After being supposedly "stalked" by an NBC news team, Baldwin went so far as to tweet how excited he was to be "done" with the network shortly. This was what started the rumors of cancellations. Most of the cast of "30 Rock" has a contract ending after next season. And with that looming over everyone's head, it's been announced that next season will be the last season. Though some have reported a shorter season has been ordered, I won't really give much heed to that.
Parks and Recreation
A spin off of sorts of "The Office", "Parks and Rec" is about a city office, rather than a private company. Amy Poehler stars as Leslie Knope, the Deputy Director for the city of Pawnee, Indiana's Department of Parks and Recreation. Among her co-workers are another batch of crazies with quirks, one being Ron Swanson, a rough and tumble guy who has no time for nonsense unless it's his own, and Rob Lowe playing a super self-obsessed version of a city official. To be totally honest, this is the one I know the least about. I think that's mainly because my own father is a city employee, and the similarities/discrepancies between the two are just too much for me sometimes. But the humor is along the same lines as our other shows.
So is the rumor that it too might get canned.
Originally done in the UK with Ricky Gervais, the US equivalent starred Steve Carell as the barely qualified to lead a group of rats, let alone an office of humans, "Michael Scott". I'm no expert, but I understand it to be the first show of it's kind here in the States, a mock-umentary of sorts. Here's where we first see the oddly mismatched group of quirky characters put in real life situations and asked to deal with it. It's "The Office" that first asked us to accept these people as actual people, to assume and maintain the idea that they are real. Adding the documentary aspect to the show helps to visualize the concept that "Dwight Shrute", who would never be as successful in the real world as he is in the show, is actually a competent employee. Of course there are moments in the show when Dwight is put to the task and fails, but the idea of him being able to function in any kind of office space alone is unsettling enough of a reality.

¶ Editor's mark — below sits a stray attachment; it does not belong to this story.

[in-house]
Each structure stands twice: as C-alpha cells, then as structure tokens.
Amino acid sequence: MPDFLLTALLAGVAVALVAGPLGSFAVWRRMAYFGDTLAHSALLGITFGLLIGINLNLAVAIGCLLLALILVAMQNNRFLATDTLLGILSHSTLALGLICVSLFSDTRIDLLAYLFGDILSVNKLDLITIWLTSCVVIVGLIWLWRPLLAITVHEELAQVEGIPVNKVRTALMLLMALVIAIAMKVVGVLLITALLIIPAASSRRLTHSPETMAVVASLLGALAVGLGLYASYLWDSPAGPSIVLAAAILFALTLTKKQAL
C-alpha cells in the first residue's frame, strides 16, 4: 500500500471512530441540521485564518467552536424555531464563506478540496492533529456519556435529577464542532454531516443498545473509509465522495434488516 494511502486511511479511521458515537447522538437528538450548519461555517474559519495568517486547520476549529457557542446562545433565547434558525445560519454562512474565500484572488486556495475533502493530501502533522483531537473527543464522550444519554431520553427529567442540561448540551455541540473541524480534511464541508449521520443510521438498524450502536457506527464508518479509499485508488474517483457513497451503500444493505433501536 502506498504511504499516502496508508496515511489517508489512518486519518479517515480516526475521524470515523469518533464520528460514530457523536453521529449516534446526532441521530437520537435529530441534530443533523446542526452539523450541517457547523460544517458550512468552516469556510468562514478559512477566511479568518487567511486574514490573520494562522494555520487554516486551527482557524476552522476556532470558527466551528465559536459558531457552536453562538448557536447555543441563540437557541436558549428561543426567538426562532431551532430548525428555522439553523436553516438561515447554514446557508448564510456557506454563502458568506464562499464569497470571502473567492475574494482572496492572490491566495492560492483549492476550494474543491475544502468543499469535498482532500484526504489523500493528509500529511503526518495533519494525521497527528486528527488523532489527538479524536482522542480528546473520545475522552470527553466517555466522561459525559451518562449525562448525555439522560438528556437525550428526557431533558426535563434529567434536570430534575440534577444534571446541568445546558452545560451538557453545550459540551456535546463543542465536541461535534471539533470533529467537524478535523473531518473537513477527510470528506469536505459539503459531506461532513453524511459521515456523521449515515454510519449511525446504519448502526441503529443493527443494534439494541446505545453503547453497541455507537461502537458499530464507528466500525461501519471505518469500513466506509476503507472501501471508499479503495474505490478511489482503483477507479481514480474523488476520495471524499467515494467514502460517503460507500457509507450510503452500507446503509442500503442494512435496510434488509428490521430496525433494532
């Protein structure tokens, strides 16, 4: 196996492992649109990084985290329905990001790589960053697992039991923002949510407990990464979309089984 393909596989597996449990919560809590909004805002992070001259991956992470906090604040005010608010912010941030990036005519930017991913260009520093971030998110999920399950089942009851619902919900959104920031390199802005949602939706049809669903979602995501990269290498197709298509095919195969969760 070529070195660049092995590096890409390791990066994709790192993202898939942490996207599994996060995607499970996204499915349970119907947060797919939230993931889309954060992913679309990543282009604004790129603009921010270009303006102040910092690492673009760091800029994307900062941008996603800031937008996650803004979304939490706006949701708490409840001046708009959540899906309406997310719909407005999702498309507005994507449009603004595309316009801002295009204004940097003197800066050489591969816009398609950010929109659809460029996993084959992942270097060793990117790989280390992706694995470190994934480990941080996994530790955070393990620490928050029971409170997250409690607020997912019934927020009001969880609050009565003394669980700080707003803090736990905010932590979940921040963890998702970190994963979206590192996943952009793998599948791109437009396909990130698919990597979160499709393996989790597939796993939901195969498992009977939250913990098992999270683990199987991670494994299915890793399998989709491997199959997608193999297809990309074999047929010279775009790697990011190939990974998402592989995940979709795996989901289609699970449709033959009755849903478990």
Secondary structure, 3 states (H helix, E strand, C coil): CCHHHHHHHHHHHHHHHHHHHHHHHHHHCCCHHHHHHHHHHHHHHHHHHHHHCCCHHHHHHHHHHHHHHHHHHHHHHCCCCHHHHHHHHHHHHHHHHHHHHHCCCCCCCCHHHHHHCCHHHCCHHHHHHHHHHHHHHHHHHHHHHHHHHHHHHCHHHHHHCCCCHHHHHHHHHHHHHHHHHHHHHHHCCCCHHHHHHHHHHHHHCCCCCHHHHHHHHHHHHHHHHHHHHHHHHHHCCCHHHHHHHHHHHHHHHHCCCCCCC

And while the show has yet to be cancelled, many of the actors are leaving after next season. And who knows what legs the show will have to stand on then?
There are alot of similarities between these shows, but the one alot of us miss is the smart humor. We see the quirks and the pop culture lines (i.e. Liz Lemon's "I want to go to there") that are recited back to us daily. But we miss the small moments of intelligent humor that pepper the show and pop up when you least expect it in a refreshing way. Okay, maybe a little less refreshing after 4 shows use the same style of humor--but still, you get what I'm putting down. So, since next season might be the last for some of these shows, I highly suggest giving them a chance.